UPDATE on “Rev.” Acen Phillips
A while back I reported on “Rev.” Acen Phillips of Colorado, [Link ] who was accused of insurance fraud. Apparently there was so much strong evidence against him that he went ahead and pleaded guilty.
A prominent Denver bishop pleaded guilty Thursday to felony theft in an insurance fraud case and has been sentenced to eight years probation and ordered to pay $500,000 in restitution.
The Rev. Acen Phillips, 73, entered the plea on Thursday in Arapahoe County District Court. In exchange, prosecutors dropped 11 other counts and AIG Life Insurance Co. dropped a federal civil suit against him.
He was also sentenced to perform 100 hours of community service and ordered to attend a theft offenders class and a victim empathy group.
Phillips, founder of New Birth Temple of Praise Community Baptist Church, was accused of defrauding AIG of $575,000. He could have faced up to 81 years in prison and up to $5 million in fines if convicted on all counts.
Phillips said he was deeply sorry and that he recognized that he made serious errors.
“I would like to apologize to the court and my community,” he said. “I would certainly like the opportunity to redeem myself to the community.”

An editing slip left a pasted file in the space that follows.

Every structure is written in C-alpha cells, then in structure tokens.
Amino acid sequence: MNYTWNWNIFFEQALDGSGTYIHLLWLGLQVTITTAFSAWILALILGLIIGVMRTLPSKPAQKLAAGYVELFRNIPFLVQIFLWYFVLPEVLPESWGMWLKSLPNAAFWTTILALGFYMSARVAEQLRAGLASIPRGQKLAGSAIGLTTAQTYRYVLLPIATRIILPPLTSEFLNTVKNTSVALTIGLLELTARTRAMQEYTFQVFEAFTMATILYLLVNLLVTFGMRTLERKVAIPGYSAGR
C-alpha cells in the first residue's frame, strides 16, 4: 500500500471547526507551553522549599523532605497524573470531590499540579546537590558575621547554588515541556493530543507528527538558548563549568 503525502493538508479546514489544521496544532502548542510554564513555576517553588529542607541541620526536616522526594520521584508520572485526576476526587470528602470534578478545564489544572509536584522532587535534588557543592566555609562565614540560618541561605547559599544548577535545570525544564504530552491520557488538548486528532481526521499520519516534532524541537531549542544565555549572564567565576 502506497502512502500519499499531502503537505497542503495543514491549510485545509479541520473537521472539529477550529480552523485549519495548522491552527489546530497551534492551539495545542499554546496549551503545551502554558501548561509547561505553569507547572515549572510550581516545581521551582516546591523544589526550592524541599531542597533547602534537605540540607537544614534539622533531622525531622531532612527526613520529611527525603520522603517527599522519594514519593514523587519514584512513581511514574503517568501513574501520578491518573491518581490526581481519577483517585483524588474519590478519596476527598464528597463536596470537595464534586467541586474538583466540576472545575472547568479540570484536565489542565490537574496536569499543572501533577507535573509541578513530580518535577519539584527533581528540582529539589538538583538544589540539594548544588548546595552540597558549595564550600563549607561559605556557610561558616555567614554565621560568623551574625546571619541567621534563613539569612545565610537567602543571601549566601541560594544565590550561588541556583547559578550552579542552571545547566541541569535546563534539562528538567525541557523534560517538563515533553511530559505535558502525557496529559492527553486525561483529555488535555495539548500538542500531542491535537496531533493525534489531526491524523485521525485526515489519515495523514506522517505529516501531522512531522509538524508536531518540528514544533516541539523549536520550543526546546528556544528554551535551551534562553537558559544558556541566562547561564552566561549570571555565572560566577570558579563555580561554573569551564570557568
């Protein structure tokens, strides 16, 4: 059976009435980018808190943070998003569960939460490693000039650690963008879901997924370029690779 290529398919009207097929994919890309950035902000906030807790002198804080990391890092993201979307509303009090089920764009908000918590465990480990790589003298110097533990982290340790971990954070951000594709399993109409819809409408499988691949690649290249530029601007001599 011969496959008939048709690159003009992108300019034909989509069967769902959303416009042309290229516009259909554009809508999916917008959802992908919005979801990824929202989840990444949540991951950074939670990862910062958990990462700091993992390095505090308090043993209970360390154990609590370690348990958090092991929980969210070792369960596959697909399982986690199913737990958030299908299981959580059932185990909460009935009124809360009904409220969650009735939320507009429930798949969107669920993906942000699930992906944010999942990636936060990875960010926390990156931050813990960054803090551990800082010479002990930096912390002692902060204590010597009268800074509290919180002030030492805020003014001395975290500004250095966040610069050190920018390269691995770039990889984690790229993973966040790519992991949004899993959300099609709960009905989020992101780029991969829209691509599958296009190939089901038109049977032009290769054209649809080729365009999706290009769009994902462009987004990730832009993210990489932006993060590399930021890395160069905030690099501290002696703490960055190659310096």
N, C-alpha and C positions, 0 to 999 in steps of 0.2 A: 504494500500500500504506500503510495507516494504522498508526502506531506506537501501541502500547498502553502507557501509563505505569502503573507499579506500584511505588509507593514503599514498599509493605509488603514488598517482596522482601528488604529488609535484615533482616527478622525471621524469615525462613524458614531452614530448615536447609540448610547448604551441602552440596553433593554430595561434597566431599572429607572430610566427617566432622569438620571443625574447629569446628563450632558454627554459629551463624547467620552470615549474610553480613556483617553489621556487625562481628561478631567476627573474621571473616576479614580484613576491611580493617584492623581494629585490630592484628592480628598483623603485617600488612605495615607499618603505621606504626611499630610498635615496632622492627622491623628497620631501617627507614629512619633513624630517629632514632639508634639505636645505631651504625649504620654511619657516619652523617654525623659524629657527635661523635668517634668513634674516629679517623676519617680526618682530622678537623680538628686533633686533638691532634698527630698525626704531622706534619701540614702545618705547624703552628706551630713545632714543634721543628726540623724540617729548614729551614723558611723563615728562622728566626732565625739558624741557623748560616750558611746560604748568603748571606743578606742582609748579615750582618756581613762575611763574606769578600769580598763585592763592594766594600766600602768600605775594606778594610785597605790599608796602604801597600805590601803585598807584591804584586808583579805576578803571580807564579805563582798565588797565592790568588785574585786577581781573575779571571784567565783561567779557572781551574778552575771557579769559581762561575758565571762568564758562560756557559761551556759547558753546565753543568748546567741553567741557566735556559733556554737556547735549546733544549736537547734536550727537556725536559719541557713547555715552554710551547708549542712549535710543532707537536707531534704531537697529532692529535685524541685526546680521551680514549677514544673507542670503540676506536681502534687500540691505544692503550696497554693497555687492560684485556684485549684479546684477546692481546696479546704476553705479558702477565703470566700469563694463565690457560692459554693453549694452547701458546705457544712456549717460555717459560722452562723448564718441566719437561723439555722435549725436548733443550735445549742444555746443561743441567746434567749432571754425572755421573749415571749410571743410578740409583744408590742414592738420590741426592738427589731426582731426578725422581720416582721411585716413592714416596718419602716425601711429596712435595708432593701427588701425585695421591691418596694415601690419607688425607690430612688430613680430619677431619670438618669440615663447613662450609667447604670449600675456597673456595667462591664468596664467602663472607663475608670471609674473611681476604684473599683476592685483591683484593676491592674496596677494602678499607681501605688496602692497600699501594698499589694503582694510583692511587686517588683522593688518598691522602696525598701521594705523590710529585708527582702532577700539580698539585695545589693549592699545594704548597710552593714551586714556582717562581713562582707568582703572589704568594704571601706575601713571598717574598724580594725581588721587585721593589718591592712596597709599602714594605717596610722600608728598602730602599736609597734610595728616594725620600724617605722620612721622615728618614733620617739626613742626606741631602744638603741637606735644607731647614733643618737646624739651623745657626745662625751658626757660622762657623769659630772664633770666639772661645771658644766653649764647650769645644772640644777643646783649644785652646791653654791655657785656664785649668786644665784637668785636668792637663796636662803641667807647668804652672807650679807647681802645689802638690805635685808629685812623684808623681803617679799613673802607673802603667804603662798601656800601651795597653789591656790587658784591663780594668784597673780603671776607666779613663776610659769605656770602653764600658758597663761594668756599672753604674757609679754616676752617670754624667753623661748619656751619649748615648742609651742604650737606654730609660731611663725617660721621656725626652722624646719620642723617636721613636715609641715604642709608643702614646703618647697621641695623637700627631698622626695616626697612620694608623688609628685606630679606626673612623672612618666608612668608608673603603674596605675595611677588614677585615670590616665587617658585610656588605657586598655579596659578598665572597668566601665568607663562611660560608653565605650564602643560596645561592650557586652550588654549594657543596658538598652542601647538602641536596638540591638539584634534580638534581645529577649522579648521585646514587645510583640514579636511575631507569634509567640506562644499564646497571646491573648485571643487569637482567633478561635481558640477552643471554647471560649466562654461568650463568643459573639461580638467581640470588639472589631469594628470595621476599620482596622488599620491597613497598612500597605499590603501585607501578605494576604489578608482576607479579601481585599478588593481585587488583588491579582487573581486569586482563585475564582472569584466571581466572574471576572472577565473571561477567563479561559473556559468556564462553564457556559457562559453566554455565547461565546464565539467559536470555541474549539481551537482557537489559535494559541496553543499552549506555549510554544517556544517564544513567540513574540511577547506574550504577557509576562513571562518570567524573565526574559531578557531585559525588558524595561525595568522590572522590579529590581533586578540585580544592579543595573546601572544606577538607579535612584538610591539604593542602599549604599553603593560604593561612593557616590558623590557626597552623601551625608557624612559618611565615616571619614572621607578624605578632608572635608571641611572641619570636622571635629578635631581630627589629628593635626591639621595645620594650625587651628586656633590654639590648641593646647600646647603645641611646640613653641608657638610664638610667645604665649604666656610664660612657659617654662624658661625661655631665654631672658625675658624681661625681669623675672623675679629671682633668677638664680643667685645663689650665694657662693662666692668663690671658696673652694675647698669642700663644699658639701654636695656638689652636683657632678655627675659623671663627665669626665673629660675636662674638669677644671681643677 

He told the court that at the time, he did not understand his actions, but he understands it now.
At issue were claims filed under a group life insurance policy taken out for American Church United, which prosecutors say was headed by Phillips.
Prosecutors had accused Phillips, of suburban Aurora, of falsifying documents to funnel money to church groups he controlled, sometimes showing up at funerals to make contact with family members about filing an insurance claim.
In at least one instance, prosecutors alleged Phillips asked a mother to sign her deceased son’s name on a beneficiary form a few days after the funeral.
When Call7 Investigator Tony Kovaleski confronted Phillips about the allegations 15 months ago, Phillips said, “When you hear the real story, it will look real good.”
He never elaborated, nor explained his actions.
In court Thursday, the judge asked Phillips how a man who had done so much for the community engage in that type of behavior.
Some called Phillips sentence a “soft conclusion” but prosecutors agreed to the plea deal because the 73-year-old bishop has no prior criminal record.
“We decided that to take the plea to the highest charge was a good disposition, and a course that resulted in a certainty of a restitution order of a half-million dollars for AIG, who is the only out-of-pocket victim in the case,” said Attorney General John Suthers.
AIG said it is pleased with the outcome of the case.
“We think it sends an important message to anyone who intends to defraud insurance companies,” AIG said in a statement.
Hat tip to Evangelist ET for story lead